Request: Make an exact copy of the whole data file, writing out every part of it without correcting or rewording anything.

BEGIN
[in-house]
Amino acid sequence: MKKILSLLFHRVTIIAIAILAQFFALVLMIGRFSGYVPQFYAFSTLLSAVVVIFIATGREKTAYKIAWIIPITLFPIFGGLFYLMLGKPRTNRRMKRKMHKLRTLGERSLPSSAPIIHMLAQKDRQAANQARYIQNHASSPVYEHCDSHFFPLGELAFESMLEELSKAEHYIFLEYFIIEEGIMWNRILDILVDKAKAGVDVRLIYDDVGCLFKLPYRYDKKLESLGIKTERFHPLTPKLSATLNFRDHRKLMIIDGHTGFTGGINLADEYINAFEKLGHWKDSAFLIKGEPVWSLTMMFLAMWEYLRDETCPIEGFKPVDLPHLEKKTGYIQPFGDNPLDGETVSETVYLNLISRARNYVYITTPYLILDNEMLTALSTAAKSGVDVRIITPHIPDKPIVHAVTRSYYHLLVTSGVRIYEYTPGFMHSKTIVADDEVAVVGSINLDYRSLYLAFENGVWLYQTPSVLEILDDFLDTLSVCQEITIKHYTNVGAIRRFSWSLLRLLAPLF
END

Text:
[in-house]
Amino acid sequence: MKKILSLLFHRVTIIAIAILAQFFALVLMIGRFSGYVPQFYAFSTLLSAVVVIFIATGREKTAYKIAWIIPITLFPIFGGLFYLMLGKPRTNRRMKRKMHKLRTLGERSLPSSAPIIHMLAQKDRQAANQARYIQNHASSPVYEHCDSHFFPLGELAFESMLEELSKAEHYIFLEYFIIEEGIMWNRILDILVDKAKAGVDVRLIYDDVGCLFKLPYRYDKKLESLGIKTERFHPLTPKLSATLNFRDHRKLMIIDGHTGFTGGINLADEYINAFEKLGHWKDSAFLIKGEPVWSLTMMFLAMWEYLRDETCPIEGFKPVDLPHLEKKTGYIQPFGDNPLDGETVSETVYLNLISRARNYVYITTPYLILDNEMLTALSTAAKSGVDVRIITPHIPDKPIVHAVTRSYYHLLVTSGVRIYEYTPGFMHSKTIVADDEVAVVGSINLDYRSLYLAFENGVWLYQTPSVLEILDDFLDTLSVCQEITIKHYTNVGAIRRFSWSLLRLLAPLF